The Nusayris-ʿAlawis, whose history and origins were discussed in the previous post, have remained a secretive, esoteric community, observing taqiyya and closely guarding the religious doctrines of Alawites. Even within their community, Nusayri teachings are accessible only to the initiated members (khassa), as distinct from the uninitiated masses (ʿamma), while women are excluded from the initiation process. Every male member of the community has the right, on attaining adulthood, usually at the age of eighteen, to become initiated
Religious duties: Based on the doctrines of Alawites, the religious duties of the Nusayris-ʿAlawis, of both the initiated and uninitiated members of the community, are limited to moral obligations of a general nature. The Nusayris also participate in certain religious practices such as pilgrimages (ziyarat) to the tombs of Nusayri saints.
The basis of the doctrines of Alawites:
Aspects of Nusayri teachings are to be found in the Kitab al-haft wa’l-azilla, a Mufaddali–Nusayri text that takes the form of a dialogue between Imam Jaʿfar al-Sadiq and al-Mufaddal b. ʿUmar al-Juʿfi
- The Nusayri religion draws on pagan, Christian and Islamic traditions which are amalgamated particularly with certain radical Shiʿi elements.
- The Nusayris also resort to esoteric or allegorical interpretations of Qurʾanic passages.
- Central to the Nusayri system of religious thought is the deification of ʿAli b. Abi Talib.
- The Nusayris believe in metempsychosis (tanasukh) and incarnation (hulul) of the divine Essence, or maʿna, in certain historical and mythical figures as well as in the imams. They hold that the ineffable God has appeared, at different times, in human form
- They also hold that the deity has been manifested in seven eras
- Trinity: the Nusayris also espouse a cyclical view of history, which they combine with their Neoplatonised emanational cosmogony. (adwar or akwar), each time in the form of a trinity: two entities or persons (aqanim) emanate from the divine Essence (maʿna), namely, ism, the Name, also called hijab, the Veil; and bab, the Gate, through which the believer may contemplate the mystery of divinity. In each era, the maʿna is veiled by the presence of ism or hijab, representing the prophets from Adam to Muhammad. Each prophet is, in turn, accompanied by a bab, the Gate through which the believer may contemplate the mystery of
The divine trinity of the Nusayriyya has been incarnated not only in historical but also in mythical persons, including biblical figures and others from the Greek, Iranian and Islamic traditions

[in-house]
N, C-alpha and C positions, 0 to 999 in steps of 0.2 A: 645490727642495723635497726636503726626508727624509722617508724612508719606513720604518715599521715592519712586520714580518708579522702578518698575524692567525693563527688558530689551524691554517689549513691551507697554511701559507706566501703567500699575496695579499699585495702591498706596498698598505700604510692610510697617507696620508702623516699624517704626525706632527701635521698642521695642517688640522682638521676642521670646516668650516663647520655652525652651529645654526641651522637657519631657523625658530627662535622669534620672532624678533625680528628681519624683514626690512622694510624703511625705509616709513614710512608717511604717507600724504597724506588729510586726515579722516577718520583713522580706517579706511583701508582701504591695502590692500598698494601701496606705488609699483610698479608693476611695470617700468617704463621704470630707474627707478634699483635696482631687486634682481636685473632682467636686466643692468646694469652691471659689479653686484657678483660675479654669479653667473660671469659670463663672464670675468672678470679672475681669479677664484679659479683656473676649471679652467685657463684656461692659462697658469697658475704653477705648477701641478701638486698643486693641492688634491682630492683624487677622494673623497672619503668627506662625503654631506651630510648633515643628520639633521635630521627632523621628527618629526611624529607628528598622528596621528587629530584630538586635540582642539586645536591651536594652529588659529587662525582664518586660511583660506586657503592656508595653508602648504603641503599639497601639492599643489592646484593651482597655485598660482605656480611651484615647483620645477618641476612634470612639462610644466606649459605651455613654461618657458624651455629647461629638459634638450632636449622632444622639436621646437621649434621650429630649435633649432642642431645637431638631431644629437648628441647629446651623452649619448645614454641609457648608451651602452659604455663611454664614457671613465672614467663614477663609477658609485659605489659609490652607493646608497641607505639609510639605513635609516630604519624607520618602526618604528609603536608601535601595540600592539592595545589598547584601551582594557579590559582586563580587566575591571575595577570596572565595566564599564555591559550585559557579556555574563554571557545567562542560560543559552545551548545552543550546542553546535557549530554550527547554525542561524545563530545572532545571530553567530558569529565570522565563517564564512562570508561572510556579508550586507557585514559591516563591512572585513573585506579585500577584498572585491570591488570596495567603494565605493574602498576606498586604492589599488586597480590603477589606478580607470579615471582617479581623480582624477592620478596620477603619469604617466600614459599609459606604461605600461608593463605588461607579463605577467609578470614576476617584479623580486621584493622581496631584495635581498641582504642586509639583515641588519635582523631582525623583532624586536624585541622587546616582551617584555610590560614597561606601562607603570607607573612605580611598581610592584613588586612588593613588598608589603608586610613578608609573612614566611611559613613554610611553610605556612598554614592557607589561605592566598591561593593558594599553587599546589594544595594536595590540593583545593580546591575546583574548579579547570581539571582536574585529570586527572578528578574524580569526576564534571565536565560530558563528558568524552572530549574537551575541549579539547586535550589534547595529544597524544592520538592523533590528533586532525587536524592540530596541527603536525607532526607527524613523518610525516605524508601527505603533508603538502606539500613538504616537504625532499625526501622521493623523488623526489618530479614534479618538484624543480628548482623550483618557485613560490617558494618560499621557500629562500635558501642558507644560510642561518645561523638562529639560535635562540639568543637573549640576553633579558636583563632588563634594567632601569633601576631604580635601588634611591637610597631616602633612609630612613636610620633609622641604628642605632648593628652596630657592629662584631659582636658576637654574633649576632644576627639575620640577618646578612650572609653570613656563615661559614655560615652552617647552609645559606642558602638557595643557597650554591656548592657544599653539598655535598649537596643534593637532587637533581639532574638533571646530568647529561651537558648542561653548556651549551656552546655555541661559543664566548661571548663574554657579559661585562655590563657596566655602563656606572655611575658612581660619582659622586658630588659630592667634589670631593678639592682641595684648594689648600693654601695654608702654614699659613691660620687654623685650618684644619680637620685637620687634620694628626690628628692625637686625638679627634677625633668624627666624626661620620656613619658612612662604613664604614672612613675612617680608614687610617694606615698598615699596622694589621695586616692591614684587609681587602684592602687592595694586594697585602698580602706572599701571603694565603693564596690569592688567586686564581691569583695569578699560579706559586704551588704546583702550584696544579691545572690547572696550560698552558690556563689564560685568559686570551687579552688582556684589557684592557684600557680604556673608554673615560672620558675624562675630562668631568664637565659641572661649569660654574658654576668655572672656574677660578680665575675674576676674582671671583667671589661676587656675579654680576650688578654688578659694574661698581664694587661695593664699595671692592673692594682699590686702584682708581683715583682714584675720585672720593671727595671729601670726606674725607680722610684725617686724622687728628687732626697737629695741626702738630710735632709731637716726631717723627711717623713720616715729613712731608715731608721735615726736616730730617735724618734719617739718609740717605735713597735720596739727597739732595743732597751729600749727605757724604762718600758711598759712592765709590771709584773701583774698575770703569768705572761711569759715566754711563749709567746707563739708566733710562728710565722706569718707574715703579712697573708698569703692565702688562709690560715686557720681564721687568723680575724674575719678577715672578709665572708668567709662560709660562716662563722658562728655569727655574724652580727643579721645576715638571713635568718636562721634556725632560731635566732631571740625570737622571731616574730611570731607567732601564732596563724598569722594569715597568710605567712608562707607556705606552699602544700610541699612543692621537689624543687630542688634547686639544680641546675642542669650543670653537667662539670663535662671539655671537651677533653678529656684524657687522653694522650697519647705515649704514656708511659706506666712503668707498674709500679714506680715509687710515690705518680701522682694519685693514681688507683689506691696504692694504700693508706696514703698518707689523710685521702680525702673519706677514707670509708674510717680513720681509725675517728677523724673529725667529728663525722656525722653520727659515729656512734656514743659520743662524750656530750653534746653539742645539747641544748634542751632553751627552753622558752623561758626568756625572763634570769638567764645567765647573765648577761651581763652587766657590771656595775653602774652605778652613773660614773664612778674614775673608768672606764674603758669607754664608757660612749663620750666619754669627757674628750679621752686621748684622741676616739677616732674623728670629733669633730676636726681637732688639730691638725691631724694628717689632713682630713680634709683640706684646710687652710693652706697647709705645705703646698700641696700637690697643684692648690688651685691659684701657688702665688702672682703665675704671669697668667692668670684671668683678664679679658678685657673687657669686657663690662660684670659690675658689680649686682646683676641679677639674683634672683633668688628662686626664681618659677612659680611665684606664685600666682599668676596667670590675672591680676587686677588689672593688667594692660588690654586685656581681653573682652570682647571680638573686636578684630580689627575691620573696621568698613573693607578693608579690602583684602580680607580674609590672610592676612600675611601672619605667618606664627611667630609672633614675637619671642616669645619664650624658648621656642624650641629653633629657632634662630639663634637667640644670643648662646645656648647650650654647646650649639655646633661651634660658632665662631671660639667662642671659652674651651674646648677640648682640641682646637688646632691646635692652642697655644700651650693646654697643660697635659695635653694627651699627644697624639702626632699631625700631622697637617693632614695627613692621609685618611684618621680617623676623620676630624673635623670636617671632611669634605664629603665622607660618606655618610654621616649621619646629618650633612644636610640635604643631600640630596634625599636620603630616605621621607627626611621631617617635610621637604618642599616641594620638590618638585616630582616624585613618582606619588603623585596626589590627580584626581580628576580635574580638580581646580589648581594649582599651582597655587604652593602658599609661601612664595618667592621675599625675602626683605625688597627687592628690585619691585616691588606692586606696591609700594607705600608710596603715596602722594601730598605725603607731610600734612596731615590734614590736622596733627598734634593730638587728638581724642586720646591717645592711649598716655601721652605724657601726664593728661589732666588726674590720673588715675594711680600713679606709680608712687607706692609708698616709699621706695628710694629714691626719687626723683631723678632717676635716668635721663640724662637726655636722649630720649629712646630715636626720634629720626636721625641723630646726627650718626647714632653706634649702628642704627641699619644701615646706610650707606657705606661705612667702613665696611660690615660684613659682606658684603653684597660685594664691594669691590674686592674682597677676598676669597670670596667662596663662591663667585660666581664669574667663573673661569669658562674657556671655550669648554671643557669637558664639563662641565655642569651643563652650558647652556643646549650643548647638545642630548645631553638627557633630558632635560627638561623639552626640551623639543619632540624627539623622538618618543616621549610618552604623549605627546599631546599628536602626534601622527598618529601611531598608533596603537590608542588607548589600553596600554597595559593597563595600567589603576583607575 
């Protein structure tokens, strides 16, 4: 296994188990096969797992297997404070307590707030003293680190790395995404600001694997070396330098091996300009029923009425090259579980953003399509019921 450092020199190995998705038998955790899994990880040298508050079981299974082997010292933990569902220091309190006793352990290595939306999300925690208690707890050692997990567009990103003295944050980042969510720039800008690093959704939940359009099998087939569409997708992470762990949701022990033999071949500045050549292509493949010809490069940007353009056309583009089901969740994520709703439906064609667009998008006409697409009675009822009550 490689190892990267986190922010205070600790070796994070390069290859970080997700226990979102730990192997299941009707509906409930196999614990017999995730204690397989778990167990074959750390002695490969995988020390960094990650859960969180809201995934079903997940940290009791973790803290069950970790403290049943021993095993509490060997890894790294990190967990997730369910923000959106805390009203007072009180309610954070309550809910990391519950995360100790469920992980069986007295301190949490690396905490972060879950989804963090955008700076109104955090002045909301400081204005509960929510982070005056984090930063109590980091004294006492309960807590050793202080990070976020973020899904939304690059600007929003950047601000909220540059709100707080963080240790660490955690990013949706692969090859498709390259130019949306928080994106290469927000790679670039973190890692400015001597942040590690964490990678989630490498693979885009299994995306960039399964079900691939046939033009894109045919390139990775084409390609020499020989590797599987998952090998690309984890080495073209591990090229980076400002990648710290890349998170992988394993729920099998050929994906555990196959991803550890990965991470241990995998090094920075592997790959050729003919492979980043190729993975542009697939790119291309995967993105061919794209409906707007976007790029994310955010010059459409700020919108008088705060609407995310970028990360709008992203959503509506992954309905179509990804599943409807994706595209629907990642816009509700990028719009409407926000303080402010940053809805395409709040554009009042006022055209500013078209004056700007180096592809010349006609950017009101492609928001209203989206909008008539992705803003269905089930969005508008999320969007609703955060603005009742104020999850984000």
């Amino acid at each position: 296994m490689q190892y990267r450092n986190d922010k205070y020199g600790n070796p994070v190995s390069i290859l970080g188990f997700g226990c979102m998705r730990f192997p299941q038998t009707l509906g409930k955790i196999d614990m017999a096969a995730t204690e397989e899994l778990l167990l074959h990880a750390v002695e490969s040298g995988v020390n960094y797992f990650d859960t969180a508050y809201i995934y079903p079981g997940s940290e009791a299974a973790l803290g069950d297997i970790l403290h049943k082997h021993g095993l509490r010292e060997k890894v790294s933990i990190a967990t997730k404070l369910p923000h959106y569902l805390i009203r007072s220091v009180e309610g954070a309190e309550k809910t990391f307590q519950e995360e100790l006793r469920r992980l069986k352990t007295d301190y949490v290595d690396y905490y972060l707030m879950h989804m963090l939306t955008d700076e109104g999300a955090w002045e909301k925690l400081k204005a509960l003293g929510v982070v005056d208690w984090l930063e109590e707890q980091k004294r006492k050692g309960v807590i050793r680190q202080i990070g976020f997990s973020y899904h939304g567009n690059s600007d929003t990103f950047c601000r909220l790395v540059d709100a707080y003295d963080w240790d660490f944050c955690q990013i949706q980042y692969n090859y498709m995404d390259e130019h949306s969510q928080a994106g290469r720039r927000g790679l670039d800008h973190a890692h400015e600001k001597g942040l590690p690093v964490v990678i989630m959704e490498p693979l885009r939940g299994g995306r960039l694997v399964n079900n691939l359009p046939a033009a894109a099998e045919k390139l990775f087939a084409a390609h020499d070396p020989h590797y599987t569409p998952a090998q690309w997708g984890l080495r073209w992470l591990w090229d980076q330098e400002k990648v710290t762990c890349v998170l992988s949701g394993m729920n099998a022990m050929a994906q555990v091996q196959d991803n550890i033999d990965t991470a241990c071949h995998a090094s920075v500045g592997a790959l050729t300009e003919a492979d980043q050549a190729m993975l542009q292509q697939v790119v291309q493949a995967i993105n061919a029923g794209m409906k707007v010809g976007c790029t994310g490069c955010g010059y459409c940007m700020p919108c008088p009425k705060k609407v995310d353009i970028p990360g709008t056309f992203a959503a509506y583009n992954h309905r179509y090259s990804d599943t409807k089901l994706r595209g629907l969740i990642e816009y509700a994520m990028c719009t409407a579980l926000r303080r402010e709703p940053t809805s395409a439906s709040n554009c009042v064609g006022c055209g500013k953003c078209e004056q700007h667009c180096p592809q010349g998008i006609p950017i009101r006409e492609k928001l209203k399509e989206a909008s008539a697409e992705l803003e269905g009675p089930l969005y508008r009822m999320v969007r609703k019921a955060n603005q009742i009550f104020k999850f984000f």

In the seventh and final era, that of Islam or al-qobba al- Muhammadiyya, the divine trinity is represented by ʿAli as the maʿna, Muhammad as the ism or hijab, and Salman al-Farsi as the bab.
- Shia Imams in the doctrines of Alawis: In the era of Islam, the deity was later manifested also in the first eleven imams of the Twelver Shiʿis, ending with al-Hasan al-ʿAskari, and their disciples. The babs of these eleven imams were the inter- mediaries between the concealed divinity and the initiated believers. For instance, Muhammad b. Nusayr himself is regarded as the bab of the eleventh imam, al-Hasan al-ʿAskari, whose secret revelation was preserved through him exclusively for the Nusayriyya
- Beginning of time in the doctrines of Alawis: According to this myth, in the beginning of time, the souls of the Nusayris were lights surrounding and praising God. After a series of transgressions, including the sin of disputing His divinity, the Nusayri souls fell to the material world, where they became encased in material bodies and condemned to metempsychosis, temporal (for the elect) or eternal (for the damned) transmigration (nasukhiyya). In the course of their fall as noted above, God appears to them seven times in seven eras calling for their obedience. The Nusayri believer who acknowledges the identity of the maʿna is saved and may be liberated from metempsychosis; the soul of such a saved Nusayri is released from its body and embarks on a journey across the heavens towards the divine light. Once again, women are excluded from this soteriological journey.
Taken from: A History of Shiʿi Islam
By: Farhad Daftary
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